Some rays of sunshine

As befits a day of dank, swirling mists, the markets open with a fall. Everyone suddenly notices that the global economy is running out of steam. Policymakers, after straining for years to raise interest rates from zero to slightly above zero, talk about easing. Displaying similarly dazzling and profound originality, the usual herd piles back (allegedly) into the world’s one gravity-free investment-asset class: little concrete boxes in To Kwa Wan.

To put a little brightness into the gloomy scene, top business writer Shirley Yam joins the HK Free Press – starting with a look at how Hong Kong regulators go easy on investment banks that fail to do due diligence when bringing cruddy Chinese companies to market (an activity in which Mainland banks are increasingly dominant, well gosh fancy that).

And we enjoy another ray of sunshine, as the last remaining functioning business writer at the South China Morning Post takes the Hong Kong government’s trillion-dollar Lantau reclamation absurdity and brutally tears it to shreds. Ouch.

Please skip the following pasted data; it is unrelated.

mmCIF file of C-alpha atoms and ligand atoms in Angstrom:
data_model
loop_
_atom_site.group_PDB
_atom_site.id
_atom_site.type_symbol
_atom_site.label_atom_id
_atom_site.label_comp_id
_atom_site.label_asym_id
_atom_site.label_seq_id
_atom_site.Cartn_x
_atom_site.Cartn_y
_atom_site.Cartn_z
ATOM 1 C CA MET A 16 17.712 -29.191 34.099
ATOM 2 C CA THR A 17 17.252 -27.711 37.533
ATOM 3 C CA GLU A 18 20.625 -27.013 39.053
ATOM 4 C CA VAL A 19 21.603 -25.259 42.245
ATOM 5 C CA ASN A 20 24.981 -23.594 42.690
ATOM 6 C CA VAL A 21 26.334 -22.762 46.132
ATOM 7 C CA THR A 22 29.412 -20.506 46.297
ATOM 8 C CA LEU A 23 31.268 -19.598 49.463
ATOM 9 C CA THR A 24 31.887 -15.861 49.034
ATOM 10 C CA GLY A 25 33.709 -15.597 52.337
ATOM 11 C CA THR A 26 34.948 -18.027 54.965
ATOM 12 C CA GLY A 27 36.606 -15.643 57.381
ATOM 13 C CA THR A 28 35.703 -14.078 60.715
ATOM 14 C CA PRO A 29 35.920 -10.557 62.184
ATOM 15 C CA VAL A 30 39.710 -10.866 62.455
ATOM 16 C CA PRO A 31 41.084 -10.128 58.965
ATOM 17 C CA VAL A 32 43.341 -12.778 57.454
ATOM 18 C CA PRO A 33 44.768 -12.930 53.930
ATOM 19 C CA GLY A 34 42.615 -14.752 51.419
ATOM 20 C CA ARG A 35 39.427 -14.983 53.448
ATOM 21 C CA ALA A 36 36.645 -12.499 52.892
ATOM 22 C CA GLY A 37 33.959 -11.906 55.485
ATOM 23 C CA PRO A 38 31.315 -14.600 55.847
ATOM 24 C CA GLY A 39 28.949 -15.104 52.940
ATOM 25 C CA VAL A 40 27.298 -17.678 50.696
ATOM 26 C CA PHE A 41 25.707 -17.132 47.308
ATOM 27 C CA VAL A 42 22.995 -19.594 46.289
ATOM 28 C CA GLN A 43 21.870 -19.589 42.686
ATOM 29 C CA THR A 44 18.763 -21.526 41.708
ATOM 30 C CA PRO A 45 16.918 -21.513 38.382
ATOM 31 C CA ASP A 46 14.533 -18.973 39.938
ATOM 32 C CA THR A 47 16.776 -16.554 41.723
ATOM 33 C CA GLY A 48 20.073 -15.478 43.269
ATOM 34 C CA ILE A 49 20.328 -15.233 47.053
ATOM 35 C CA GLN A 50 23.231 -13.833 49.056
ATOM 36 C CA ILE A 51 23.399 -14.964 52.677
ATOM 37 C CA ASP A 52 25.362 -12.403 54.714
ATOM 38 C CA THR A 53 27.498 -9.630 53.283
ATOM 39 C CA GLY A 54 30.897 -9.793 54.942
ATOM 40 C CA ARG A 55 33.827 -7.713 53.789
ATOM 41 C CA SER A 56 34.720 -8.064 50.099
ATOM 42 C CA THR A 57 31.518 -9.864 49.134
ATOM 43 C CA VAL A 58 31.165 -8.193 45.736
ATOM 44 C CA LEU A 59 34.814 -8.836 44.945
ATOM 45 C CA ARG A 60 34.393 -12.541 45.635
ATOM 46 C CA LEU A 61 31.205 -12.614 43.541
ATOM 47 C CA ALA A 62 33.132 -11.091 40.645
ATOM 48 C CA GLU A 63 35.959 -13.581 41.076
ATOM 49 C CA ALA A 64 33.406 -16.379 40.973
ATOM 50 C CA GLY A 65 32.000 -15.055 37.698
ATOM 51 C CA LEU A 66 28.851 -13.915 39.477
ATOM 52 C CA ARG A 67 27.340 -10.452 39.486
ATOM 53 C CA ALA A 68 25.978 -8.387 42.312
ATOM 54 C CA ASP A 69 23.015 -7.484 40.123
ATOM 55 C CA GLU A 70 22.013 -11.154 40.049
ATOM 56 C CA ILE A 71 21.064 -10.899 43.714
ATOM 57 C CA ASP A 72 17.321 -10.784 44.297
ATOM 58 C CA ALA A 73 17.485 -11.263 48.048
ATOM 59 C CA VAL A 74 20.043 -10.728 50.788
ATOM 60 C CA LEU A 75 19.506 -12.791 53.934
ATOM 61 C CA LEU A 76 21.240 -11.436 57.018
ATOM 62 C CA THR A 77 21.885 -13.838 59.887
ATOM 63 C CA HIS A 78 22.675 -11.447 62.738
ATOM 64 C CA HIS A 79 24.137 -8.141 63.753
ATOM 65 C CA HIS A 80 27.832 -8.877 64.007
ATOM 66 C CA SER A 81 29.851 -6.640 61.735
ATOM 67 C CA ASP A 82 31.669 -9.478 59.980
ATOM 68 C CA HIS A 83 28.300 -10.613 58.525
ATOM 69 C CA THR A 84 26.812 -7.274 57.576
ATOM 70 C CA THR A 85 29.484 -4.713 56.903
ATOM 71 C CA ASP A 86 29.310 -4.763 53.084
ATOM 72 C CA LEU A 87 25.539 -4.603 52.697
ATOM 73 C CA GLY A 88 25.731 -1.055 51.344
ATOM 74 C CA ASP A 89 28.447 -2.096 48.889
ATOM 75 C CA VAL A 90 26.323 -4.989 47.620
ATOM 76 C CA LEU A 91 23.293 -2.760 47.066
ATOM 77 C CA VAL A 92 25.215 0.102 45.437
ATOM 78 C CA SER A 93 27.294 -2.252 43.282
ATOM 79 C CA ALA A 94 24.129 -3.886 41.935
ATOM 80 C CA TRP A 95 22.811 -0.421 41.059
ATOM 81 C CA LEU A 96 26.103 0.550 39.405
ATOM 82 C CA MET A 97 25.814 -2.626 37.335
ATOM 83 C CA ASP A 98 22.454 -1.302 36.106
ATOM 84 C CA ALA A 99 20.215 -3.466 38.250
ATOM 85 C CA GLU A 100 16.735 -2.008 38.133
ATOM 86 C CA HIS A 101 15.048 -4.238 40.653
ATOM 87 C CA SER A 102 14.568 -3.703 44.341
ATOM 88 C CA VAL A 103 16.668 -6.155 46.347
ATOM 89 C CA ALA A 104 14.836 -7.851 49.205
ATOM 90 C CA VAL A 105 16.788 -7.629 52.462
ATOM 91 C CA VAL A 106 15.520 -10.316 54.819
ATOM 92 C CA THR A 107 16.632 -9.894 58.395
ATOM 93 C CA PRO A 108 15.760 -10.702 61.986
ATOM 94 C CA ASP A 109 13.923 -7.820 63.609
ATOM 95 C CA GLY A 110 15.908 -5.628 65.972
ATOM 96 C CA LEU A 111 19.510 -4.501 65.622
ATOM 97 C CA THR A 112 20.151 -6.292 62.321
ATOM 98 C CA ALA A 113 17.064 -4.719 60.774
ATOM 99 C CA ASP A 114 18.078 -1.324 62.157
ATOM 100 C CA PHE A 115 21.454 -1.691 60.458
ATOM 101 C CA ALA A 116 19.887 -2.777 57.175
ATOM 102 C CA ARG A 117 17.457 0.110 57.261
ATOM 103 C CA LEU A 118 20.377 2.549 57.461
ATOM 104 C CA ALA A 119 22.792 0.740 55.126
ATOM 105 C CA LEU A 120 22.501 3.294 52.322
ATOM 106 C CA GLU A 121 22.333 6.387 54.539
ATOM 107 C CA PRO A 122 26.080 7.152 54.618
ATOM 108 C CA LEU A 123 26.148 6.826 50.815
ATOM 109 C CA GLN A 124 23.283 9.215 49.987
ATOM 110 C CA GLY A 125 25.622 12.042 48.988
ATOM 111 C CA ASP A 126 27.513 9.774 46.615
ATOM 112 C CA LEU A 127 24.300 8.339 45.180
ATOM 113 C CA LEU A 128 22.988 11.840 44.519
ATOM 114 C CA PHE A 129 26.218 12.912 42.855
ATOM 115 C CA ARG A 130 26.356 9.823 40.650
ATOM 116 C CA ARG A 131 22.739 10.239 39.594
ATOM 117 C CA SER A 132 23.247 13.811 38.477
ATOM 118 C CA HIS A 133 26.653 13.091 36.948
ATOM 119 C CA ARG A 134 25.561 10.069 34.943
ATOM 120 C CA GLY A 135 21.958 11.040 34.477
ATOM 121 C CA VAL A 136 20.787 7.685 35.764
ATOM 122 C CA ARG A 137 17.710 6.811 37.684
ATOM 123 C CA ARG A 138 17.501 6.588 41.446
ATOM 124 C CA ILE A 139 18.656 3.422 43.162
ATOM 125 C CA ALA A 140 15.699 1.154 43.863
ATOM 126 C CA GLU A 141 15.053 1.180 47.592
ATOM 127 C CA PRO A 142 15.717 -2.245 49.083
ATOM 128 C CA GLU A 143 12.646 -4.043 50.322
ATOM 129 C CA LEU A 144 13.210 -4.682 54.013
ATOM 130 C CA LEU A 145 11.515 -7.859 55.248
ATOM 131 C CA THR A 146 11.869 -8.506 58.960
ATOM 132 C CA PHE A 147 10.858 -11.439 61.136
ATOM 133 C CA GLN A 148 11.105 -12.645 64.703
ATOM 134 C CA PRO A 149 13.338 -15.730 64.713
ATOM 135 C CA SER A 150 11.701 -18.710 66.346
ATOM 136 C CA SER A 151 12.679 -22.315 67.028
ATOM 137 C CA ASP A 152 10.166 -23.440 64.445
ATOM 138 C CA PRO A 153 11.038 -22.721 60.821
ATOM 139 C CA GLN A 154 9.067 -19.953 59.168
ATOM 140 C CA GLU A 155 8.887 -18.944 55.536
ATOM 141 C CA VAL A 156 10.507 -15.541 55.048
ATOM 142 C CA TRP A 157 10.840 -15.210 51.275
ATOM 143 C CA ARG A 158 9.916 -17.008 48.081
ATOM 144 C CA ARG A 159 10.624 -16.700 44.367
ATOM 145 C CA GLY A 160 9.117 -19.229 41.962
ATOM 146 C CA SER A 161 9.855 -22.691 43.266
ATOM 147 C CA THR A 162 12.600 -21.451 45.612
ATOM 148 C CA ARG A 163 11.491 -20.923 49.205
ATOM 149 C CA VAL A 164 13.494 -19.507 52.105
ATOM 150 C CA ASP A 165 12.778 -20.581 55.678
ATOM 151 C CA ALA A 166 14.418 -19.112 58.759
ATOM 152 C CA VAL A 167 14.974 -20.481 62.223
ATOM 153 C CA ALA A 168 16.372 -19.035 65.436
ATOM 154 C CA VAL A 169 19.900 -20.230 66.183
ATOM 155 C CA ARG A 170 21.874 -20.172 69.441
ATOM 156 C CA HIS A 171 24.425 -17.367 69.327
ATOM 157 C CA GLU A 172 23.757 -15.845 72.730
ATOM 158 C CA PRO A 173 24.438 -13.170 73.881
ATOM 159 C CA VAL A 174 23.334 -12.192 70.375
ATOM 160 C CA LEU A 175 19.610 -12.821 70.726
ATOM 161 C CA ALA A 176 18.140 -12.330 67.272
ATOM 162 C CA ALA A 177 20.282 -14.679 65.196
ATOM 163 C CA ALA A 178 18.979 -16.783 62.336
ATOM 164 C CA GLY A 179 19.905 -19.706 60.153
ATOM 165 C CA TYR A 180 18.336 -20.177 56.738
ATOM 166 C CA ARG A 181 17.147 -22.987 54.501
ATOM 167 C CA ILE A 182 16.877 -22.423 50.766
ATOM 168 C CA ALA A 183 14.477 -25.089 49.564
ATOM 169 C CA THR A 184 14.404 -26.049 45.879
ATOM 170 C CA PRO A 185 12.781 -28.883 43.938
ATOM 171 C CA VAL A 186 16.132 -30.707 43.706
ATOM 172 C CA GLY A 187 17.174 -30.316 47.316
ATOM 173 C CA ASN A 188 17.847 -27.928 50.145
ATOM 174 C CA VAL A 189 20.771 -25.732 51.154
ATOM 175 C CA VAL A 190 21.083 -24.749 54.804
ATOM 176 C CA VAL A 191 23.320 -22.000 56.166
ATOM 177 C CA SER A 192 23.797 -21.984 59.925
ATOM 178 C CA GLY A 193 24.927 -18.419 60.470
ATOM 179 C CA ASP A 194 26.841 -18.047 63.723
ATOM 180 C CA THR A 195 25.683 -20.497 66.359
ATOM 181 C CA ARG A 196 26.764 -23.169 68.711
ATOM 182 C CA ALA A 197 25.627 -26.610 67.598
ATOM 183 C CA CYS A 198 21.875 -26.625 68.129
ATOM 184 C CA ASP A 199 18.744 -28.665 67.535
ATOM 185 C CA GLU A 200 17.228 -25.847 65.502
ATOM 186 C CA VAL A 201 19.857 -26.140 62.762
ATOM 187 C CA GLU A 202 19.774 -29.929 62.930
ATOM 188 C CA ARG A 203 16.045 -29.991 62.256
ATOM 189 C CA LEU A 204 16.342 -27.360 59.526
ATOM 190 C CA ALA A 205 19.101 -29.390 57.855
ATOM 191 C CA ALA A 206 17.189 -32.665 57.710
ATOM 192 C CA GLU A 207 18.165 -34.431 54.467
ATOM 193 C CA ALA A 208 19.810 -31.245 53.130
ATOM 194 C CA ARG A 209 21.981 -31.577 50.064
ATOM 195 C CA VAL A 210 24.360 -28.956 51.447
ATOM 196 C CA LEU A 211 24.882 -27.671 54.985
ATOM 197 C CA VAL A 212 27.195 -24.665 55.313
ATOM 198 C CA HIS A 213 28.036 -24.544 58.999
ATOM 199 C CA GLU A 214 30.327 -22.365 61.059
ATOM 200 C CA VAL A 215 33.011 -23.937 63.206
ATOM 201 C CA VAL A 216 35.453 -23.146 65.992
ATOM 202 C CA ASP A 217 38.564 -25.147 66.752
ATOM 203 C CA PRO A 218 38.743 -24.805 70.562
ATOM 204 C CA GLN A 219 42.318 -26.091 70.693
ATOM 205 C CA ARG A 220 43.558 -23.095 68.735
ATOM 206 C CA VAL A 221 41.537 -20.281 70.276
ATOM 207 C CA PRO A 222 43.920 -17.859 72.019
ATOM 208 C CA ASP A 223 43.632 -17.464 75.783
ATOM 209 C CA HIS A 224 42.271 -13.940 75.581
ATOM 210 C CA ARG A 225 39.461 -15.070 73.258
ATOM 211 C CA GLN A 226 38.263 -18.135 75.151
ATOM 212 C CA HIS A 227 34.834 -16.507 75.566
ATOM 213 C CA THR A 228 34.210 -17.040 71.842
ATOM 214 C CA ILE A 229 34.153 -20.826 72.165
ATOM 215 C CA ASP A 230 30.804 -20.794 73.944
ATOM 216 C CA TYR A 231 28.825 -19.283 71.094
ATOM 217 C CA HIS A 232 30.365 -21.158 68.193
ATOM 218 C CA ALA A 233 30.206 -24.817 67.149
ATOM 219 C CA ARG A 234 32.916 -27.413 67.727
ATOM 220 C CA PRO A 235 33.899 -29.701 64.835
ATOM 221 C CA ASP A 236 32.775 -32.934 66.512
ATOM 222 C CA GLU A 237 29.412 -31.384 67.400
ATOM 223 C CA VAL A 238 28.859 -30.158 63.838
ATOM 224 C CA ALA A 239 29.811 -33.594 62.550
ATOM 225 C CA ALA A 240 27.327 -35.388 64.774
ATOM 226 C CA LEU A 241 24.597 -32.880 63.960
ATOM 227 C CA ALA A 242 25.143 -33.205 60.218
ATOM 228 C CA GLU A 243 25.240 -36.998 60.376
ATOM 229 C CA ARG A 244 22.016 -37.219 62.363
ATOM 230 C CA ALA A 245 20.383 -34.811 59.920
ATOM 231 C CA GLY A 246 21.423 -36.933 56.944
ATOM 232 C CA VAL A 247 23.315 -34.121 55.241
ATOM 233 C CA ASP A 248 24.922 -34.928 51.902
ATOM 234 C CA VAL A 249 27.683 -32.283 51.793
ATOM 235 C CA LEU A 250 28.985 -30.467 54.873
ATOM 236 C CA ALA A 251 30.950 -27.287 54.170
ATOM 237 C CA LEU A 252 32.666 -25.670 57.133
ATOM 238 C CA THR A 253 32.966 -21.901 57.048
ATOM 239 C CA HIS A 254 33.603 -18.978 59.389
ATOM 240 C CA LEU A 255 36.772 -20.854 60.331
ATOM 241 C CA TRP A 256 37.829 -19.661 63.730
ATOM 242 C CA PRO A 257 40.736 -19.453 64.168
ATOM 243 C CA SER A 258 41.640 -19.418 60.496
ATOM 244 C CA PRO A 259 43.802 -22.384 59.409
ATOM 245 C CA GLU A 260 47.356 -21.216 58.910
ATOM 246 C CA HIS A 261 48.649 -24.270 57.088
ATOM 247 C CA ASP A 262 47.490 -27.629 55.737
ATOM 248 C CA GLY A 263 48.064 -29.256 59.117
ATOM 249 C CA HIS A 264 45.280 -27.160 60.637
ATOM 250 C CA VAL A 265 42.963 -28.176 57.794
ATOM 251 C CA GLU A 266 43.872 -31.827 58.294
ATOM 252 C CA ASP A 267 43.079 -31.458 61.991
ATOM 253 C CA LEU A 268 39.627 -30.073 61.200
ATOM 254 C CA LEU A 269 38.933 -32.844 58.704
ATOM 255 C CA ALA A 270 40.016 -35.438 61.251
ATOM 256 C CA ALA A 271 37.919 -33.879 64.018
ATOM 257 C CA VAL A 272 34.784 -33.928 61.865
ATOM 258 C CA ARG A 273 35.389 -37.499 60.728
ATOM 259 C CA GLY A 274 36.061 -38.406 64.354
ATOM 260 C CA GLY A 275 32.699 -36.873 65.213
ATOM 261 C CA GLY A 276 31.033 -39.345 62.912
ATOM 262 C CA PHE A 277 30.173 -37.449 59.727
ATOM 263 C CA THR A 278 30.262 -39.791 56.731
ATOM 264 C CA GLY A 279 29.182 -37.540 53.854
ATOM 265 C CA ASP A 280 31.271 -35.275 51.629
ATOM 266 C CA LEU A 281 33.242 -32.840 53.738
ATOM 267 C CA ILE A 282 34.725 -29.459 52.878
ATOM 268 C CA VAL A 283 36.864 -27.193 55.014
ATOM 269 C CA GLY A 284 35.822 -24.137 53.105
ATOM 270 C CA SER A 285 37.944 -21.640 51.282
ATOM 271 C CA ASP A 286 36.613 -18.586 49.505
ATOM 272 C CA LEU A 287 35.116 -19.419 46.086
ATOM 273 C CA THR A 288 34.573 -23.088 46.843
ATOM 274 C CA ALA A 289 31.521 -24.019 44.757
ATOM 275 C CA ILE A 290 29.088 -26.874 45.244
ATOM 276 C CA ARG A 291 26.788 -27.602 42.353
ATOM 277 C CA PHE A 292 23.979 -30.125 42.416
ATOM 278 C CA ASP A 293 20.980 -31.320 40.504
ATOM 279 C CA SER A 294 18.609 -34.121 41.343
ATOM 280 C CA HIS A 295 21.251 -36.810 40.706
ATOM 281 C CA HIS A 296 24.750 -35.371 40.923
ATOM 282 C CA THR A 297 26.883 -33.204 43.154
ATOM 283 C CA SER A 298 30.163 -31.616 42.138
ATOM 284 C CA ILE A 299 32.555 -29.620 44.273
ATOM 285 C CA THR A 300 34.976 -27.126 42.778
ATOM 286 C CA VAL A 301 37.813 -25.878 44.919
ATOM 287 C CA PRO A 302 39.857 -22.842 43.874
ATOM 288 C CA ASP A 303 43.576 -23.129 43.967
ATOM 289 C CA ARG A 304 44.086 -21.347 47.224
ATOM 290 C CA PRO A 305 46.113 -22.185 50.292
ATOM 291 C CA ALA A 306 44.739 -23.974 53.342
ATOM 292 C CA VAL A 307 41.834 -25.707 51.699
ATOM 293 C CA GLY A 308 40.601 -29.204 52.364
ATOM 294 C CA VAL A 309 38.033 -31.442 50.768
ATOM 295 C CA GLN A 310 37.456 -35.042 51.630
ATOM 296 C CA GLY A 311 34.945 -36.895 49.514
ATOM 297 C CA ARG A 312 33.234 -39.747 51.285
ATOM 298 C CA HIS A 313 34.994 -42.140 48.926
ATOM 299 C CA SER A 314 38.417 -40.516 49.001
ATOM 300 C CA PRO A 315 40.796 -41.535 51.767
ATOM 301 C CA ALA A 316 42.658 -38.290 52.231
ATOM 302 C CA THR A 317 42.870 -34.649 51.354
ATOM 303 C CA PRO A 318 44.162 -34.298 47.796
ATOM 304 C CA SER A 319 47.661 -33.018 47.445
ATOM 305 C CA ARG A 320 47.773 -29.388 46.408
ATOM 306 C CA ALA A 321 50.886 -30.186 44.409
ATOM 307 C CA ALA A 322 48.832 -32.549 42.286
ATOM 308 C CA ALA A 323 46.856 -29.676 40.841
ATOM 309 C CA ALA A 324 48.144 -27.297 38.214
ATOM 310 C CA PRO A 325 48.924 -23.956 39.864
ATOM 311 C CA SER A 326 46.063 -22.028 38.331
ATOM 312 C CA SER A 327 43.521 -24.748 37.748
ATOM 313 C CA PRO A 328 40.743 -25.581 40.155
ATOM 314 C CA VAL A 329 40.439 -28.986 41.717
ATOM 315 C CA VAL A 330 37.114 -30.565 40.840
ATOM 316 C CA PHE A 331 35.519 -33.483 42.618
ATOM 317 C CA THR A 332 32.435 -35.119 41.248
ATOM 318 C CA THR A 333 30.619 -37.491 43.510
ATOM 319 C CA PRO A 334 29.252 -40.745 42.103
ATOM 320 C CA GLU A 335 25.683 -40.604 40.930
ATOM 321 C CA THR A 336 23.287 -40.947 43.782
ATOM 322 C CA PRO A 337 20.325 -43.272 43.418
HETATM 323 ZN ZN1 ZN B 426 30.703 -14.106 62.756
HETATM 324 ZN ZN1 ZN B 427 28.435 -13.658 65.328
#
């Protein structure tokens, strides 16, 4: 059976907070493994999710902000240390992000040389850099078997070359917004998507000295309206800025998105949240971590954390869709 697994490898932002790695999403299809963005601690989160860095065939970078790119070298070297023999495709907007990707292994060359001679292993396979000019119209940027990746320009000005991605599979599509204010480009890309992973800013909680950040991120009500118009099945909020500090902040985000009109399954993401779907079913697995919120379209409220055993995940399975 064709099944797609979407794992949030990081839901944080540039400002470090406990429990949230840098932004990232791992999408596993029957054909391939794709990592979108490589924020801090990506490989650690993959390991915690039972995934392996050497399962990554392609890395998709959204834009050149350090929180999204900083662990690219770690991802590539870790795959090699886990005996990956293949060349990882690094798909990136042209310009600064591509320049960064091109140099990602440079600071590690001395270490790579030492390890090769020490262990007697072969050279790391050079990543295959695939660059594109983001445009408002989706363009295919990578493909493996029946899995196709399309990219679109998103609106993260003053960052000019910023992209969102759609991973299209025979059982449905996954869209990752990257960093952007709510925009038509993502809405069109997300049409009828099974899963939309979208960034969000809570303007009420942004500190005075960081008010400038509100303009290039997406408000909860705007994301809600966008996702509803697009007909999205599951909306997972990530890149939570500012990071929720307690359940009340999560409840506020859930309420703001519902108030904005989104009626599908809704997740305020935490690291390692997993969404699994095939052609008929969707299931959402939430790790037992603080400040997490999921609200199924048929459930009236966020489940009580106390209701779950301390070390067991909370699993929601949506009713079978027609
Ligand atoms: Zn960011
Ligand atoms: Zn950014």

Finally, someone has a stab at answering one of the great mysteries of life: why do tourists go to Stanley? And, essentially, it seems they increasingly don’t.

When relatively intelligent- and curious-looking visitors (the ‘vacationing academic’ types) in Central ask me for directions to the dismal destination, I occasionally take pity and tell them it’s a dump. I advise them to board a cross-harbour bus at random, just see where they end up – and explore the place (probably a New Territories estate with cheap-and-cheerful noodles, gory wet market and mountain views).

According to the article, one possible solution for Stanley’s retailers is to stop selling ridiculous crap no-one in their right mind could possibly want. How on earth do people get these dangerously wacky and radical ideas?

 

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1 Response to Some rays of sunshine

  1. Mary Melville says:

    Tom Holland forgot that the empty units are required to house the 40 CP members coming in every day on one way permits.
    My guess is that some have joined the police as there has been a marked increase in the number of uppity officers who do not speak English and tell you that they have more important things to do than ticket the driver parked in full view on zebra crossing or handle other mundane street management issues.
    I was in an ambulance with one who told me that English is no longer needed here.
    When I mentioned that he would never make to commissioner if he could not hold forth in the lingua franca at Interpol and international pow wows he was lost for words.

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